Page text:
Keywords: Repeated Principal-Agent Model,On-the-Job Search,Moral Hazard,Multitasking,Efficiency Wages
    JEL: C73 D82 D86 J33 L14
    Date: 2014
  7. By: Sue H. Mialon
    Abstract: This paper examines how moral rules form in the process of social learning in order to analyze the relationship between legal rules and moral rules. Members of society learn morality from the observed behavior of other members. Their incentive to act morally is influenced by their expectation of other members' moral behavior. The moral standards of a society are built on the outcomes of such interactions over time. We show that moral standards can quickly deteriorate even if the majority of the members have a strong moral sense individually. When insufficient moral sanctions for wrongful actions are observed, the members form a belief that the society's moral standards are lower than what they had expected. Such a belief encourages more wrongful actions and results in less incentive for the members to act morally. As the moral standards decline, moral rules may not be able to regulate behavior. Legal sanctions can prevent such a decline as they offer an objective and time-invariant level of expectation for the enforcement of rules. Hence, morality is less likely to degenerate in the presence of legal rules. We discuss how strong morality can enhance the effectiveness of law enforcement, in turn.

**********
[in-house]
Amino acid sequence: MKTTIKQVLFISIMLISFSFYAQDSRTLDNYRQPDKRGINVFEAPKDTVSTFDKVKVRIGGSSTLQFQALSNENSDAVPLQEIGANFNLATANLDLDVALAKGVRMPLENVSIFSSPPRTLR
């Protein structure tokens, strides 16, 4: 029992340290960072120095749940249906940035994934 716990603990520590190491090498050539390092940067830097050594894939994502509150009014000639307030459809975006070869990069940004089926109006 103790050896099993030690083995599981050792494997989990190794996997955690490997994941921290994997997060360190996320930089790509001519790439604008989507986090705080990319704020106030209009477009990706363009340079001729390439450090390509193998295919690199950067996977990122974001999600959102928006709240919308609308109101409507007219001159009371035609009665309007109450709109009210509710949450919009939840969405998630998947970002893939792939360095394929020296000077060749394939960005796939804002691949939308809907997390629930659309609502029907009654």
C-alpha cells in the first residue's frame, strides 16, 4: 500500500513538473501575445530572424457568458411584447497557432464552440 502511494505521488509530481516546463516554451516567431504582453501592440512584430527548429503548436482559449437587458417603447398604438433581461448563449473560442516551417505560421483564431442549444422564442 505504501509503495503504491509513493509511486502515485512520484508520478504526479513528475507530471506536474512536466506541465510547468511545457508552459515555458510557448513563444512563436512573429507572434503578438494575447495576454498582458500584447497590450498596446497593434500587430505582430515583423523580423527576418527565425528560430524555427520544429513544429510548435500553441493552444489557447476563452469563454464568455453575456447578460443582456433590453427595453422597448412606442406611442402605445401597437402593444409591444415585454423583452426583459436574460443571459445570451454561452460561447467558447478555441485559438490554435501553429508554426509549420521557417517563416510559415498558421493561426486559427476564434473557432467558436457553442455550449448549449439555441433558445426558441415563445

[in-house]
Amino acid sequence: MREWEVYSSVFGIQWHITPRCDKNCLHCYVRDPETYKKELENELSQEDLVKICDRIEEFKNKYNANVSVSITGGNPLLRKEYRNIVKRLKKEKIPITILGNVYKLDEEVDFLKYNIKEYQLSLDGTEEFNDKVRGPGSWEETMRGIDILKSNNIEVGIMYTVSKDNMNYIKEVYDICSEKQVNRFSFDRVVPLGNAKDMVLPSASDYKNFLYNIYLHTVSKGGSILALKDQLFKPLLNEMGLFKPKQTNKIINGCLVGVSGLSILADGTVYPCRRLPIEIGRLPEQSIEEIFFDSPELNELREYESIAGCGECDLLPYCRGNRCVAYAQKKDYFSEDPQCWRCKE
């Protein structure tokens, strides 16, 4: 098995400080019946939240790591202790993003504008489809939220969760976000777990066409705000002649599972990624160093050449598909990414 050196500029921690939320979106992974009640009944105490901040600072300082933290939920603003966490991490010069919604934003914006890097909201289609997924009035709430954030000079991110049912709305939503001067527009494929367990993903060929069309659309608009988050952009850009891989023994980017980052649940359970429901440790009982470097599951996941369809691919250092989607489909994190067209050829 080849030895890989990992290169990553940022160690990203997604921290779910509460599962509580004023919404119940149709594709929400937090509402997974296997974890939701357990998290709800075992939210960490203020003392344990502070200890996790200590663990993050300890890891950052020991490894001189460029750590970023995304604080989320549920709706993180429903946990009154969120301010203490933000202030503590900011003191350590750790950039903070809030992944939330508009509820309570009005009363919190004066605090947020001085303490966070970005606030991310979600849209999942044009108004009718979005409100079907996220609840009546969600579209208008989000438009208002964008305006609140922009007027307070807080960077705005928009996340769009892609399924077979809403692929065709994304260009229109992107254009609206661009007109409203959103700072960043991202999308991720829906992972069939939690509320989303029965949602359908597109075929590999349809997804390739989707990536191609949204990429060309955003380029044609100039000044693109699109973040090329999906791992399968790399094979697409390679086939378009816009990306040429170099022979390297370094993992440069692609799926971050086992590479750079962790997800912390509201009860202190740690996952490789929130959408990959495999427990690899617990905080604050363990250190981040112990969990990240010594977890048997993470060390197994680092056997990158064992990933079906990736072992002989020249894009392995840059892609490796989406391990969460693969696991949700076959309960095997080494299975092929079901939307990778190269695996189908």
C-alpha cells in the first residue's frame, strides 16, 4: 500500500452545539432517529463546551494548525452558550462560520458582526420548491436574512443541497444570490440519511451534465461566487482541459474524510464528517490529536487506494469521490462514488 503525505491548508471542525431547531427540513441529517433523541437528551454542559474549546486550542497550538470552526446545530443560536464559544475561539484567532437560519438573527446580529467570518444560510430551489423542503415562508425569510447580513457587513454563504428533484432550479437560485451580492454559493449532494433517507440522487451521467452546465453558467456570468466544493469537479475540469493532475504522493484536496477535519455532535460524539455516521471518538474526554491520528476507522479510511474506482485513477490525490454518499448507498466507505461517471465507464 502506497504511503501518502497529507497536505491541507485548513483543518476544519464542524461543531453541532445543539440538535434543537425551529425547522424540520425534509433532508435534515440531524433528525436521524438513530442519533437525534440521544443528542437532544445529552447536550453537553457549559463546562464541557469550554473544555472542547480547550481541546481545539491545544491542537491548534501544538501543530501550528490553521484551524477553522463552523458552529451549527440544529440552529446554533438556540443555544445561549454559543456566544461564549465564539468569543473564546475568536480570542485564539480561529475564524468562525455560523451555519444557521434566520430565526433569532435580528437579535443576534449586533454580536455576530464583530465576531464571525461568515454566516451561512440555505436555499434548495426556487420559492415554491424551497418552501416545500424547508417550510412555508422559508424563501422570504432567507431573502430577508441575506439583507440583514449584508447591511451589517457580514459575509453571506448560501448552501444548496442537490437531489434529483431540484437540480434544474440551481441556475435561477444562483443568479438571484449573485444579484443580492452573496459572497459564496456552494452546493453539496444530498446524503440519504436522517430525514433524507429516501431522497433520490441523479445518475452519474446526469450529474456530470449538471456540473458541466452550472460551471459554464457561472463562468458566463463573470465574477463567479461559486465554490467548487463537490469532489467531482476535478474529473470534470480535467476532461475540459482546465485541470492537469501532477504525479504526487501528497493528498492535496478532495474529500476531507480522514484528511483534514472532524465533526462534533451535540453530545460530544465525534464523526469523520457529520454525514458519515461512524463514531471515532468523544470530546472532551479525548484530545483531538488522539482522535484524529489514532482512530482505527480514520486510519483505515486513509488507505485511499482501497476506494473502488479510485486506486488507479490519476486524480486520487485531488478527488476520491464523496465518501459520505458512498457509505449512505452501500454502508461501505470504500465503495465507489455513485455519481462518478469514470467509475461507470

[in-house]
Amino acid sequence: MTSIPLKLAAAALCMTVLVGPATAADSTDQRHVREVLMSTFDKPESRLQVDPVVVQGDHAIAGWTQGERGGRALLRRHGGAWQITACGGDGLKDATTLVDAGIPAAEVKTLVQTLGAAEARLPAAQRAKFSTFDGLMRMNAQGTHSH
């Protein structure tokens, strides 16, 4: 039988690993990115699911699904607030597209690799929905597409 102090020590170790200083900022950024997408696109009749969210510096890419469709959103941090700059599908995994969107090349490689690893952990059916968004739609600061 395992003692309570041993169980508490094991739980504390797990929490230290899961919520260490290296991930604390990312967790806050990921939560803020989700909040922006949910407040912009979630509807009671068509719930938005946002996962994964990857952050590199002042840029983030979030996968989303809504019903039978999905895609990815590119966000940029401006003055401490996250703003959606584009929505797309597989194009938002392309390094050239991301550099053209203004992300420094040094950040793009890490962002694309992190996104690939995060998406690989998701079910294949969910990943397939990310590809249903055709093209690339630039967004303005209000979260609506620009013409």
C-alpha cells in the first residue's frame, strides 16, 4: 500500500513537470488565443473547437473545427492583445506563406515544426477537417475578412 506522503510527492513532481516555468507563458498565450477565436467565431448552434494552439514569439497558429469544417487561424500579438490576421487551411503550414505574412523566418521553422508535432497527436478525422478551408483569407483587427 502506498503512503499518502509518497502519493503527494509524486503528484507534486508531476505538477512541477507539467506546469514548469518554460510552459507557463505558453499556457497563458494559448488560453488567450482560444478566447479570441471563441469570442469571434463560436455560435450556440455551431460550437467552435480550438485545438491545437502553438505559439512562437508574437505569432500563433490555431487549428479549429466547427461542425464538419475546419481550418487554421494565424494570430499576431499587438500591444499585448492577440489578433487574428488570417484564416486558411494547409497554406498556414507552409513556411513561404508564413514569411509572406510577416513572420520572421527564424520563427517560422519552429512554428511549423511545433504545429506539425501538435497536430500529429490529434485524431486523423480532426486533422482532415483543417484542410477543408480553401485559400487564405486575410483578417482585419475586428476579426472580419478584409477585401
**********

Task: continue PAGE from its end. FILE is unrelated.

Date: 2014–08